Woodpigeon and collared doves getting stuck into the sunflower hearts. The squirrels pull out the plastic feeding rings, hence the duct tape.

Woodpigeon and collared doves getting stuck into the sunflower hearts. The squirrels pull out the plastic feeding rings, hence the duct tape.

Female chaffinch on seed feeder

Female chaffinch on seed feeder

House Sparrow and Goldfinch on seed feeder

House Sparrow and Goldfinch on seed feeder



My second food is whole peanuts, but only from August through to the end of January – there is evidence that if fed to baby birds, the nuts can choke them. If I have peanuts, I can watch the acrobatics of the squirrels, but even more delightfully, I can expect visits from the jays. How the word gets round that the nuts are out, I have no idea, but there we go.

RSPB's buggy nibbles. Other suet nibbles are available :-)

RSPB’s buggy nibbles. Other suet nibbles are available 🙂

My third food is some form of suet, normally suet pellets. RSPB do a nifty variety called buggy nibbles, which apparently contain the remains of insects as well. The starlings adore this stuff, and many of the other birds will also take it, particularly the blue, great and coal tits that are regular visitors, and the long-tailed tits that occasionally breeze past. Another seasonal visitor is the greater spotted woodpecker who hammers away at the suet feeder like Michelangelo wielding a chisel. If I put it on my ground feeder or makeshift bird-table everyone eats it – the blackbirds, the woodpigeons and the collared doves. The foxes will also pop by once in a while for a feed, as, unfortunately, do several cats. I suppose that suet is animal fat, after all.

Starling waiting for a go at the suet pellets. The blue bit at the base of the bill tells us that this bird is a male

Starling waiting for a go at the suet pellets. The blue bit at the base of the bill tells us that this bird is a male

I love the way that the blue tit holds the suet pellet in his foot while he eats it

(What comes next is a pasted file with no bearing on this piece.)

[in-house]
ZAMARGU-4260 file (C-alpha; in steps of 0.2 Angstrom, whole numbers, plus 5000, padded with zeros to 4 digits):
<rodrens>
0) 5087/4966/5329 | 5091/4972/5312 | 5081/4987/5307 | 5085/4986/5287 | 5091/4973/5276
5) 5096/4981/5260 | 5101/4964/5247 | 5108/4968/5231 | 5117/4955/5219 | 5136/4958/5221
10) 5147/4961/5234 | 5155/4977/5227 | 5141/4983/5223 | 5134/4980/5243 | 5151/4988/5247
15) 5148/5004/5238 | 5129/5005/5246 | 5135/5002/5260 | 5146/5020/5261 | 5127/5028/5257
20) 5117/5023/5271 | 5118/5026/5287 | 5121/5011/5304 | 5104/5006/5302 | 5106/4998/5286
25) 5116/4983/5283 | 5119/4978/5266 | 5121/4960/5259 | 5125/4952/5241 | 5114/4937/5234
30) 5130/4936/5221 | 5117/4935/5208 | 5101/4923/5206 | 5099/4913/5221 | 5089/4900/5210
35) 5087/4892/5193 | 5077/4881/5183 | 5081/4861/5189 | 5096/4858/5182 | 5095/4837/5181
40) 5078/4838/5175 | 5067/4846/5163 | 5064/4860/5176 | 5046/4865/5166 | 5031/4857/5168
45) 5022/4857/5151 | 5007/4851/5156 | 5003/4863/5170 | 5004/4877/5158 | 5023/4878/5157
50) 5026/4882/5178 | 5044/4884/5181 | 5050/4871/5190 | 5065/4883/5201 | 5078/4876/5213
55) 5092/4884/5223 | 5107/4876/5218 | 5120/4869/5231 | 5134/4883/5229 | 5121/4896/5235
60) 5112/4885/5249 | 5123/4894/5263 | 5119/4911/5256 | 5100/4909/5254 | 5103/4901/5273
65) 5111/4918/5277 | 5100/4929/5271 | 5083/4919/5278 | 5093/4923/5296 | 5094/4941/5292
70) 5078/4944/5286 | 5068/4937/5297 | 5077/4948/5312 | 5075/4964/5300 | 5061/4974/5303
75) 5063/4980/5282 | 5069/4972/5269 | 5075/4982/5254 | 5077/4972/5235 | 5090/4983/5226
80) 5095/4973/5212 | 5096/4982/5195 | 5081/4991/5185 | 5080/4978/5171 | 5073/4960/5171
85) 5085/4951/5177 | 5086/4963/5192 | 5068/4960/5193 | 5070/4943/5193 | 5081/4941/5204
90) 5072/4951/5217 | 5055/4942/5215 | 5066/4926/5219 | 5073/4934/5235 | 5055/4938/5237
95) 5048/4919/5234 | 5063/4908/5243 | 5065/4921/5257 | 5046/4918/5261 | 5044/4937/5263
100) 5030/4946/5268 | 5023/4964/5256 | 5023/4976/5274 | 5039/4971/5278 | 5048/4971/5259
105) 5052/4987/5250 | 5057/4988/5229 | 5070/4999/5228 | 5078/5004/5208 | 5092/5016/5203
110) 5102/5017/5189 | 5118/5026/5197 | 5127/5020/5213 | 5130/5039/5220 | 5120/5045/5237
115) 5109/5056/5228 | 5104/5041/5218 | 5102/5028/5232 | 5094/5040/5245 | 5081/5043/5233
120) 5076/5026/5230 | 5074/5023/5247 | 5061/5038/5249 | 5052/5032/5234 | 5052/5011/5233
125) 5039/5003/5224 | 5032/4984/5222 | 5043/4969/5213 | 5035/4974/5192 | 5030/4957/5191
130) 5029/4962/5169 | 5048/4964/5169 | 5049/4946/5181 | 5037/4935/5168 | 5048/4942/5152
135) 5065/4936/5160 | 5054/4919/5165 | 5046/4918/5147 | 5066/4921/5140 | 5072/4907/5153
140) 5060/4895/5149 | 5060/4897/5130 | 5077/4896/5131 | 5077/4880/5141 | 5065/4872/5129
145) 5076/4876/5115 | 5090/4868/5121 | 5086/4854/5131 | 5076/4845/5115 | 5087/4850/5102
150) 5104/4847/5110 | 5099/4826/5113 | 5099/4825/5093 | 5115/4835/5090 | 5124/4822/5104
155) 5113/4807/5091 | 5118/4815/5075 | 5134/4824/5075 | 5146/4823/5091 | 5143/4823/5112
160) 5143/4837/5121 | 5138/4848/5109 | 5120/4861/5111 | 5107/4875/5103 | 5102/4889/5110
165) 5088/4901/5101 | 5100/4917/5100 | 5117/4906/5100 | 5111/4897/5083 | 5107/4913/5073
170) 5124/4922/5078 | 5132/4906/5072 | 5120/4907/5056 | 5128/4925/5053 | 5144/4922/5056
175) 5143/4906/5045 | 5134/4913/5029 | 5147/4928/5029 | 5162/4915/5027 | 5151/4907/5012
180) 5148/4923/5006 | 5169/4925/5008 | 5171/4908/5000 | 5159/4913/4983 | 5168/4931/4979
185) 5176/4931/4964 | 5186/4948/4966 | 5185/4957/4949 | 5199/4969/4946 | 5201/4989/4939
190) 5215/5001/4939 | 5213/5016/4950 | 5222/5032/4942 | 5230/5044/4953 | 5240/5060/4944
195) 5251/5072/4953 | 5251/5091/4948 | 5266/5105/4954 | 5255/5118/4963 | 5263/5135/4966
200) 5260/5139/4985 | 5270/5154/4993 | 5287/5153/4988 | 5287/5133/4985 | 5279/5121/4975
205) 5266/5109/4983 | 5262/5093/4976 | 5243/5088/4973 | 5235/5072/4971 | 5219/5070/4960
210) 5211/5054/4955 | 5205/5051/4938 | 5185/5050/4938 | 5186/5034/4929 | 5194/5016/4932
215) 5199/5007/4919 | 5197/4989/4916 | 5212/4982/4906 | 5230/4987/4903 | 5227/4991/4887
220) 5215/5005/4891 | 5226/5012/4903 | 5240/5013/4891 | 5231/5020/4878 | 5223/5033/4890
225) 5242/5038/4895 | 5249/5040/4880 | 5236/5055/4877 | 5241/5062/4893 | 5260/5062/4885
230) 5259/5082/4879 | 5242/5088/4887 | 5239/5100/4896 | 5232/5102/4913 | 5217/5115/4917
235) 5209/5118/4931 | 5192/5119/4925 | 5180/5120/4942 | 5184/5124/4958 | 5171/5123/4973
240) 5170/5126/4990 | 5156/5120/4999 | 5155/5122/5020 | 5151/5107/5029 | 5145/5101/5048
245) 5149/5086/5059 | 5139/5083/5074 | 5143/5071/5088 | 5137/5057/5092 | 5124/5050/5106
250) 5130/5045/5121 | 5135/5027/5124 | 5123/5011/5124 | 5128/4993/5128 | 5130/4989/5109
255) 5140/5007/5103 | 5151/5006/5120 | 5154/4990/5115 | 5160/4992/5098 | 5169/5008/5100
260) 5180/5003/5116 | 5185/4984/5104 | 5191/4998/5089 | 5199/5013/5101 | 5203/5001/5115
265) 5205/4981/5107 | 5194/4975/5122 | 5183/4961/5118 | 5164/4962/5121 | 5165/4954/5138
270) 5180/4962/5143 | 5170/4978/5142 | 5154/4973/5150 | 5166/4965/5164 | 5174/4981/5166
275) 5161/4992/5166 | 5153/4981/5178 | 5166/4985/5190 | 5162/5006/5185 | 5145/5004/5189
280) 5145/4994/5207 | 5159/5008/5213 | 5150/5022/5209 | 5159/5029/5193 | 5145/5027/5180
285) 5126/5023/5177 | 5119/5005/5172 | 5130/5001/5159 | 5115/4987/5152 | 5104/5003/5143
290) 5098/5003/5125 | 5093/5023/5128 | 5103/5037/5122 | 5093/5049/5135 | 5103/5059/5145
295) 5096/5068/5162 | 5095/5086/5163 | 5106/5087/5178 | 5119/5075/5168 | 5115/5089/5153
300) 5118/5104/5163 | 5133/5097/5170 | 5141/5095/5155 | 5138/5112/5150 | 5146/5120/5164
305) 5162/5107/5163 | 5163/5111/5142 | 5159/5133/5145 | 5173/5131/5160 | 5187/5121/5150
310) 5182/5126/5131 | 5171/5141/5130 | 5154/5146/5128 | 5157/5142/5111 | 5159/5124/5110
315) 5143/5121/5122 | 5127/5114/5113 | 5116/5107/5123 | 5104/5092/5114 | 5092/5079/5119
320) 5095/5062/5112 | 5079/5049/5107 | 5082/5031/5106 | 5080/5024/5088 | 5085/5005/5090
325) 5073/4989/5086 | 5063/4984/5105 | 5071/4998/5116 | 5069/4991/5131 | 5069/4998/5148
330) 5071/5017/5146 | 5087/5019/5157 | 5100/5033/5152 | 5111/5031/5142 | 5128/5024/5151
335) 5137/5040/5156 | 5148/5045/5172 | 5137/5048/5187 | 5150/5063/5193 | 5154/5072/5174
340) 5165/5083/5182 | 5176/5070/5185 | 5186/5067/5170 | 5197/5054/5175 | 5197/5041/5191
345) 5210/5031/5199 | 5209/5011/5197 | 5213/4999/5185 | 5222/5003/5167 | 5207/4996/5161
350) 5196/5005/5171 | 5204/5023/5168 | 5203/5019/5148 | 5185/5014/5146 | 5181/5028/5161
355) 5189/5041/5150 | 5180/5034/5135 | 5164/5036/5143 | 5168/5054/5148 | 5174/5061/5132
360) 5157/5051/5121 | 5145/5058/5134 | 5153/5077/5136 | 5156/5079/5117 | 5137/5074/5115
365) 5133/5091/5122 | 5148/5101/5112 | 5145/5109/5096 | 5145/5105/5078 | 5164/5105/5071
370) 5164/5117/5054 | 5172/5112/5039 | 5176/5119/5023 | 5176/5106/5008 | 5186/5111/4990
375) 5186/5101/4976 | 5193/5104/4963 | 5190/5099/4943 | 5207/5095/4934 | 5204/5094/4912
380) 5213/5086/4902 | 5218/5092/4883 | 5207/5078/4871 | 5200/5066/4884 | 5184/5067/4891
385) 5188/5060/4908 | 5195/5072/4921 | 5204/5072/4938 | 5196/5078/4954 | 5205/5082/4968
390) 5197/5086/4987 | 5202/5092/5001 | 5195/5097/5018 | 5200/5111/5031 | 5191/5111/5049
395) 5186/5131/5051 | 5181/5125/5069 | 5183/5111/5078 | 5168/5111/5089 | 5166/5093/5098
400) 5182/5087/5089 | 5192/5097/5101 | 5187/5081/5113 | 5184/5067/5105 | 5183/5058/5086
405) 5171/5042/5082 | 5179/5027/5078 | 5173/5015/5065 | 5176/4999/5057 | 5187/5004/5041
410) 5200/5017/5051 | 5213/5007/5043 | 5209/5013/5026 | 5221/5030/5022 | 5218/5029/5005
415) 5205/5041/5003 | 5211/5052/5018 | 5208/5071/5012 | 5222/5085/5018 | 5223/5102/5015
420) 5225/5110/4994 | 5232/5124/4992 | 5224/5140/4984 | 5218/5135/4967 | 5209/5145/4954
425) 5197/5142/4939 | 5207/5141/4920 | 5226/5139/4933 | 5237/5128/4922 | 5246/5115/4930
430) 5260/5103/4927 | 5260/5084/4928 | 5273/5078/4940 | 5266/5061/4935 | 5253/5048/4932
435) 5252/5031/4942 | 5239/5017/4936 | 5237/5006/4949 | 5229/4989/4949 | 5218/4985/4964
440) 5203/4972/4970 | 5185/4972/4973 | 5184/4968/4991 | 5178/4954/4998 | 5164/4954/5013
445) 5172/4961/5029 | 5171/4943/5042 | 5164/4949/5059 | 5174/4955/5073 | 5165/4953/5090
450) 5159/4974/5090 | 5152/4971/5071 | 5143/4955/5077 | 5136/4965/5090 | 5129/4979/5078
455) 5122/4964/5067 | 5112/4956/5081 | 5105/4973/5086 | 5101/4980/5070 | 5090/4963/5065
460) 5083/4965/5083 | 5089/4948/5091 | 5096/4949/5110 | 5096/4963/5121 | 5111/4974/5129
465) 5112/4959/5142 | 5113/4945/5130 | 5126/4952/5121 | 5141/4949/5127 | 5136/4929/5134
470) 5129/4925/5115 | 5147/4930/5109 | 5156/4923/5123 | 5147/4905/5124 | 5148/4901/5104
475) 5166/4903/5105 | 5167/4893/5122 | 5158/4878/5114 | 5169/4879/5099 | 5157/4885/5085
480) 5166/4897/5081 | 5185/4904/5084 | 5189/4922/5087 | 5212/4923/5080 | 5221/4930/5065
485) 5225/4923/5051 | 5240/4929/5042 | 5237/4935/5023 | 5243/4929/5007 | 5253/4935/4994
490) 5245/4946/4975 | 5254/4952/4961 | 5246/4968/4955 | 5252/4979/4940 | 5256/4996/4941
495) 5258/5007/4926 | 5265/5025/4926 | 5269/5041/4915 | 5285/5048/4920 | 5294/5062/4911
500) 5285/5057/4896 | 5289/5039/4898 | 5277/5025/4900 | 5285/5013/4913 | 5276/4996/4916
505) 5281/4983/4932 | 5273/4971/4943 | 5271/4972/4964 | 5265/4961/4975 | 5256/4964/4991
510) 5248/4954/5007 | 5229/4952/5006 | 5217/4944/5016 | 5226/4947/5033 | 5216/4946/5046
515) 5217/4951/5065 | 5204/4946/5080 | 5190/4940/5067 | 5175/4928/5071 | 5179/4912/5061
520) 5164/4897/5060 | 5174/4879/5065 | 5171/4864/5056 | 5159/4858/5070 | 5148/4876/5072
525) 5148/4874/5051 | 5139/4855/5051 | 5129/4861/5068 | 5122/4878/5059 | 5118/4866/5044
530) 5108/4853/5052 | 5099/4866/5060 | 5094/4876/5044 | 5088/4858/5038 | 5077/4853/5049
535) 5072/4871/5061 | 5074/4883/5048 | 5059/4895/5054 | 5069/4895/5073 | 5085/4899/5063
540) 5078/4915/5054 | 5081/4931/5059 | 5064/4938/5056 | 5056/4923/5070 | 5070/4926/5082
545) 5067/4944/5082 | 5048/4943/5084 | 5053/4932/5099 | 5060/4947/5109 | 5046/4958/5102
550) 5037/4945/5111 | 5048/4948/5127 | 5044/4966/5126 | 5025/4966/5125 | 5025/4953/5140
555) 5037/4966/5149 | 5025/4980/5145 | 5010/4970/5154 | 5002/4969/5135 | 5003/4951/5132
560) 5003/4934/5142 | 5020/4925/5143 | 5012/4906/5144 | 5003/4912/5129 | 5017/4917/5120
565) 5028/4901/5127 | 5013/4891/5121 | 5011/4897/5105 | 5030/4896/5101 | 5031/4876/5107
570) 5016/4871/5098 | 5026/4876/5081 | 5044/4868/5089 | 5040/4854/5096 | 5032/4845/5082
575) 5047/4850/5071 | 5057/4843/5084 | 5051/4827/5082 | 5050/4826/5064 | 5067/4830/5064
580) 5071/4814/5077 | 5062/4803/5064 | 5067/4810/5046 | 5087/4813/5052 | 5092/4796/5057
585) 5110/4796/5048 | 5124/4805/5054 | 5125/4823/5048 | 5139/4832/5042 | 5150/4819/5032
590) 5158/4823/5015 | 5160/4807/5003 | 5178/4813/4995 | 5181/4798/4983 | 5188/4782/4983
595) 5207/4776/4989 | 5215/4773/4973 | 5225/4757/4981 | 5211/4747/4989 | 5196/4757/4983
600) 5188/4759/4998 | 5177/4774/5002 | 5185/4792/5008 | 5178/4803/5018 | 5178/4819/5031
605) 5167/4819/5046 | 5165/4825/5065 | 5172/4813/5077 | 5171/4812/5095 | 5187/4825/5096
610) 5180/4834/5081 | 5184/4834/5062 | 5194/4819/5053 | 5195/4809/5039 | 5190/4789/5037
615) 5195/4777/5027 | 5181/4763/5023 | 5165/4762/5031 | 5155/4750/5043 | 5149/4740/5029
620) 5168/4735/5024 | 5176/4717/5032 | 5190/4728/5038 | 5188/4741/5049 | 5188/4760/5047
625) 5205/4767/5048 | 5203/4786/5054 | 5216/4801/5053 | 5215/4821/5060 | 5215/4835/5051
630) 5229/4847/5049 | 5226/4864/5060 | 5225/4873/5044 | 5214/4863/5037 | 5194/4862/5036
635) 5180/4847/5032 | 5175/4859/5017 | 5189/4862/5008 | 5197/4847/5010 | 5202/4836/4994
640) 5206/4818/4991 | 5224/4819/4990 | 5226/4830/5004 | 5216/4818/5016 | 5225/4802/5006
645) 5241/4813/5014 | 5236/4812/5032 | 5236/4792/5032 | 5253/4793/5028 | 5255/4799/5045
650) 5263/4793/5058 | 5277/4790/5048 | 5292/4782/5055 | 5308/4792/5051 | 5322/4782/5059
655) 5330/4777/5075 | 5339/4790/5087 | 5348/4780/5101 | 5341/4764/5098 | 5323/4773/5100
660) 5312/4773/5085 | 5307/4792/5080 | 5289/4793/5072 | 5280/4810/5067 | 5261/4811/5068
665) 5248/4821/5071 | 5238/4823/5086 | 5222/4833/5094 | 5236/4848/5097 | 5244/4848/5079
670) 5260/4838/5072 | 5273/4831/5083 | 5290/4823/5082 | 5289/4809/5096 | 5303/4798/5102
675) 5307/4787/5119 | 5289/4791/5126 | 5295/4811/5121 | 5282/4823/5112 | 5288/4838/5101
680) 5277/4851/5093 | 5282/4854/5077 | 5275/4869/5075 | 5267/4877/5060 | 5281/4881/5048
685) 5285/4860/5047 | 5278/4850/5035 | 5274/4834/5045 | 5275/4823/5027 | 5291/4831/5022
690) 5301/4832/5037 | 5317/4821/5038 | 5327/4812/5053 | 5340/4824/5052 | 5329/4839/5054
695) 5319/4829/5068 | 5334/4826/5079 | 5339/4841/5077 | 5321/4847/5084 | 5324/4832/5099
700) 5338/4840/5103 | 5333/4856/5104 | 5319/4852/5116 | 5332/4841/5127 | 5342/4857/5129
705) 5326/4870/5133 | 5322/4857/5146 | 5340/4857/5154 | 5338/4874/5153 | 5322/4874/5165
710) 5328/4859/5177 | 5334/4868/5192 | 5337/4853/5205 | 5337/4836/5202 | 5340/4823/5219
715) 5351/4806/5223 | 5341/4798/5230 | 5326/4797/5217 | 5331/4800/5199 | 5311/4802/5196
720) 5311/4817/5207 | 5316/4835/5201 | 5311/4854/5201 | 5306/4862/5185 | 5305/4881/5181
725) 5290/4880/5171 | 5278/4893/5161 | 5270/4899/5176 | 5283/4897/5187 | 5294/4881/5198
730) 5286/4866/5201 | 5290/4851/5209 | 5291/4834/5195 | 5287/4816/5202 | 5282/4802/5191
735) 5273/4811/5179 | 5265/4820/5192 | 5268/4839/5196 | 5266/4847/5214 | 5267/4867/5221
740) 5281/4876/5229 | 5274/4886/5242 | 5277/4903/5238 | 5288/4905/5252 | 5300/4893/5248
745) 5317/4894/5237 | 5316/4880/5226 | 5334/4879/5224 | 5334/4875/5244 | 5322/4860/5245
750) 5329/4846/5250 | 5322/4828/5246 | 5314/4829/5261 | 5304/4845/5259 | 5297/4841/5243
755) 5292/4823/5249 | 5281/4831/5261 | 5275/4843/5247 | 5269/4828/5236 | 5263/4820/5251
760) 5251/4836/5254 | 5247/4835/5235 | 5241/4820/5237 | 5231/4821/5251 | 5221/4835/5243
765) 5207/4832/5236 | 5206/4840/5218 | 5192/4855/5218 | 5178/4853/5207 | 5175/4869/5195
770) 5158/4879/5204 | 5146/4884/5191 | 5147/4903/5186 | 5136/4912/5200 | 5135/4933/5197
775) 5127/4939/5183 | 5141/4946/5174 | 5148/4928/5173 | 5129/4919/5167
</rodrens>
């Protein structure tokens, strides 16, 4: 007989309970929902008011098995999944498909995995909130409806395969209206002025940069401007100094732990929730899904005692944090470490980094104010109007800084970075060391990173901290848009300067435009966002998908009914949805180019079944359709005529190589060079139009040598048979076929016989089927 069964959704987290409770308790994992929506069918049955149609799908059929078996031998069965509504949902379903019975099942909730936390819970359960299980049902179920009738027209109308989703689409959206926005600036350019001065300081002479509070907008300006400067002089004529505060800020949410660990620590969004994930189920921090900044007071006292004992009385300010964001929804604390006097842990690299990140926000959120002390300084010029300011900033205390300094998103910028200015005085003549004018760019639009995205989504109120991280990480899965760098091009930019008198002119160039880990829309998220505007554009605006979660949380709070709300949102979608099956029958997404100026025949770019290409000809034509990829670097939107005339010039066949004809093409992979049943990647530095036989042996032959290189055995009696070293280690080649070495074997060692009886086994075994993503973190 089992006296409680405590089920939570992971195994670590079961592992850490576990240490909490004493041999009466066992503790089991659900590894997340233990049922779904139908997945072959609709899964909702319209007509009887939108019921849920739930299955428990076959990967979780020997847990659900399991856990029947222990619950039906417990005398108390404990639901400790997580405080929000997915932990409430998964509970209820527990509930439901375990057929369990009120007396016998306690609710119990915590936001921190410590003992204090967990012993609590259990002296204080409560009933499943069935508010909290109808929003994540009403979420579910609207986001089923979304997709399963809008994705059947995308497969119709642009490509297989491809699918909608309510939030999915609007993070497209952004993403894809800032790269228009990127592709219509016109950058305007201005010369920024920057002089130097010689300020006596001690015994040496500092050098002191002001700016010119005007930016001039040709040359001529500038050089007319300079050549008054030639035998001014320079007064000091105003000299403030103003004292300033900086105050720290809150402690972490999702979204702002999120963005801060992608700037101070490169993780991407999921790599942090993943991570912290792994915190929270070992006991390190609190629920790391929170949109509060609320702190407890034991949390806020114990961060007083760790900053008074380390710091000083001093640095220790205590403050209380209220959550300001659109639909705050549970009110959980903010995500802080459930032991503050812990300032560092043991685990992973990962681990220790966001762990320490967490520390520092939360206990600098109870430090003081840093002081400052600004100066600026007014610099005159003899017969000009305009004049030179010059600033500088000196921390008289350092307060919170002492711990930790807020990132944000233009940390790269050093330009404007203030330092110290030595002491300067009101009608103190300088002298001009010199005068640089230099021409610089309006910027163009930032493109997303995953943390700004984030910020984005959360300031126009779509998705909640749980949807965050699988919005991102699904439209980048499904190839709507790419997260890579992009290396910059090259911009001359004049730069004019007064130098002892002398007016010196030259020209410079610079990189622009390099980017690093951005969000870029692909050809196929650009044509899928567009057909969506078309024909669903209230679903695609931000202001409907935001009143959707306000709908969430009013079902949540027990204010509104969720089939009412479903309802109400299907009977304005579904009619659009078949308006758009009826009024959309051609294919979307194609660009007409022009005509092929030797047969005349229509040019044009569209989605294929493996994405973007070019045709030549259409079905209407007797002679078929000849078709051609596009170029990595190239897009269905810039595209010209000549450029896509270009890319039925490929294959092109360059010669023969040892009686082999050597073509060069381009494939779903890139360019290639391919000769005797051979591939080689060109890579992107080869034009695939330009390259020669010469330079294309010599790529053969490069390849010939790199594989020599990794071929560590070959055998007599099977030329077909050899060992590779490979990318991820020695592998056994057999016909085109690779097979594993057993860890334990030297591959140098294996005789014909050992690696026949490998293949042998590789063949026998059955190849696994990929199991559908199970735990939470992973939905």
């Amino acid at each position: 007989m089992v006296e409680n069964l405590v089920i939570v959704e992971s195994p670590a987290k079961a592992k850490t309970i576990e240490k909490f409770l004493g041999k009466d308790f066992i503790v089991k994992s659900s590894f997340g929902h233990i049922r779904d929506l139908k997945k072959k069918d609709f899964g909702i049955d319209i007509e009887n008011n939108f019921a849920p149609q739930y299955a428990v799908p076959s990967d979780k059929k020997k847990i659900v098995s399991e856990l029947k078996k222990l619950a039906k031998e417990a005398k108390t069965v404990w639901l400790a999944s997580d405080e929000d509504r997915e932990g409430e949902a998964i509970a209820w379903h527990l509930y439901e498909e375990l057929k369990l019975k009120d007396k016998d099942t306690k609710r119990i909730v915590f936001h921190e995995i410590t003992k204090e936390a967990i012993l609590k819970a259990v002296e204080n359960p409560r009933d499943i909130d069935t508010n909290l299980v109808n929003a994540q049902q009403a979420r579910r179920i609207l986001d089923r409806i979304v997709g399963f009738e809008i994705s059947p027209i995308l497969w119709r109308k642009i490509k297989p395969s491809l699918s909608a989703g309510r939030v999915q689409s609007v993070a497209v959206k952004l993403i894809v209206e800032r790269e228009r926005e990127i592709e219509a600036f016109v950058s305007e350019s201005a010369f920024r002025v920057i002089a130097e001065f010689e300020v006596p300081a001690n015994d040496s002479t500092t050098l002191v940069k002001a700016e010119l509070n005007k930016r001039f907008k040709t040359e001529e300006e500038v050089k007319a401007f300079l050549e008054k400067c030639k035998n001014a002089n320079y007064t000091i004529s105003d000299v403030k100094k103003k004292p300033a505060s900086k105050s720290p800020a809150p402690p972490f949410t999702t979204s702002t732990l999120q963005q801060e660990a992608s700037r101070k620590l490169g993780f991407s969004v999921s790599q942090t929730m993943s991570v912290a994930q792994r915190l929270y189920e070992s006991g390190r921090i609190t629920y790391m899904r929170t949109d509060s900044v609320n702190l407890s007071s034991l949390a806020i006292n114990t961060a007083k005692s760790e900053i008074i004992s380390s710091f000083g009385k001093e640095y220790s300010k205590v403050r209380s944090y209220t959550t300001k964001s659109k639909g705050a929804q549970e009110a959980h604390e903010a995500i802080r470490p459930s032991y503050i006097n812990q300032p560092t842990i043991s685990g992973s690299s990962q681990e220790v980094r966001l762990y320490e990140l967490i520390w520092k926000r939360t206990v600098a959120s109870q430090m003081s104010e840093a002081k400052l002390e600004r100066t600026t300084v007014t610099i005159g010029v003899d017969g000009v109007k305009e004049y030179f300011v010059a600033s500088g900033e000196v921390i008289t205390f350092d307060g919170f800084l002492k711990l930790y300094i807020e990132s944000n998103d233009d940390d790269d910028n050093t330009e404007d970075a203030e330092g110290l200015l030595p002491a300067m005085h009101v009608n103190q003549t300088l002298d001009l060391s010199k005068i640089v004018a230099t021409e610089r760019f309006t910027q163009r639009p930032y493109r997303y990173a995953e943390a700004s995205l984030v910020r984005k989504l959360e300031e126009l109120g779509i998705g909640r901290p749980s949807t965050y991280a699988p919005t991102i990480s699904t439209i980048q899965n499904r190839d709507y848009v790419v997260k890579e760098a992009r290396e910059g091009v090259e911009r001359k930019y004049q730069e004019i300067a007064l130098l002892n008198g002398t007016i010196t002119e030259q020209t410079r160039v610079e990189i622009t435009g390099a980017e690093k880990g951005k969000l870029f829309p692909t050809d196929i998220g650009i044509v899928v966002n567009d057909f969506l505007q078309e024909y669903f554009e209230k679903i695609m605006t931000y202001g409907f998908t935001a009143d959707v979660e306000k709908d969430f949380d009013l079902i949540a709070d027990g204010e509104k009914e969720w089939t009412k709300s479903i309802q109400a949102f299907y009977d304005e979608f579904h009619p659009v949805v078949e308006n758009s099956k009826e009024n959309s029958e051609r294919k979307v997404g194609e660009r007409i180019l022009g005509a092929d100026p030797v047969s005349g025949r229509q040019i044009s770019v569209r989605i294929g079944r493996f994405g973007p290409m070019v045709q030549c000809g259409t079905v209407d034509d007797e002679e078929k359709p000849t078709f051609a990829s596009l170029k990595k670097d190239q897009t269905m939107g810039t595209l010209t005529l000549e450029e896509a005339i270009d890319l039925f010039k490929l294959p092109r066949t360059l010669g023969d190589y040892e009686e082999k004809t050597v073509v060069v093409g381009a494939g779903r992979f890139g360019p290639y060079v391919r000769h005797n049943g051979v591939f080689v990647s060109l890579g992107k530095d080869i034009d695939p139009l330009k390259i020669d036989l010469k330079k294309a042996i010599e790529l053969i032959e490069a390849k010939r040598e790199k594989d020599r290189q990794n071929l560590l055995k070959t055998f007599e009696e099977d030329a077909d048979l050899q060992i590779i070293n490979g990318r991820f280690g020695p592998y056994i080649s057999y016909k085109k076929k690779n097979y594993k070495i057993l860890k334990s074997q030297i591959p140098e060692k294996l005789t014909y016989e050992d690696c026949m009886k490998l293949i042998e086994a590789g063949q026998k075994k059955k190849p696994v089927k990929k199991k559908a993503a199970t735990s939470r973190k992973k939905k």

I love the way that the blue tit holds the suet pellet in his foot while he eats it



The next foods are ‘optional extras’, because I have no children and so can afford to indulge my garden visitors, who will not need supported through university and rarely require nappies. I normally have some dried mealworms, which I scatter on the garden for the robin and dunnock, and mix with the suet. If you really want to see some spectacular ‘bird action’ you could try live mealworms, which you can buy from one of my favourite companies, Wiggly-Wigglers. I have stopped using them because I couldn’t bear to send all those little wrigglers to their deaths, which is just pure hypocrisy because I seem to be able to overcome my moral doubts when they’re already dead. Some people recommend that the dry ones are soaked in water first, which might be a good idea in the breeding season. They are the number one most loved food in the garden and last for about twenty minutes.

Bird granola, believe it or not.

Bird granola, believe it or not.

And lastly, I’m currently feeding something that the RSPB have developed called ‘Bird Granola’. It’s a mixture of suet, seeds and mealworms, and the birds have gone crazy for it. Like all suet products (including the buggy nibbles mentioned previously) it can dry to a solid lump if it gets wet, and can also turn a patio into a skating rink.

Female blackbird picking up the crumbs from the birdtable

Female blackbird picking up the crumbs from the birdtable

I also feed things like leftover grated cheese (beloved by the wrens), chopped apples and pears that are past their best (on the ground or bird table, for the blackbirds and any other thrushes that pop in), leftover cake (no icing) and things like rice if it hasn’t been salted. I had good results with some stuff called Flutter Butter (again from Wiggly Wigglers) – you get a jar of ‘peanut butter’ that you can hang up, and which is very popular with the tits. Normal nut butters are too salty for birds, however.

Robin picking over the leftovers

Robin picking over the leftovers

There are also things that I never bother with.

  • Nyjer seed. Yes, I know that it’s supposed to be the thing that the finches love, but in my garden they much prefer the sunflower seeds
  • Anything in a net – birds get horribly injured when they get tangled up in the mesh. I do sometimes put out suet balls, but always in a proper feeder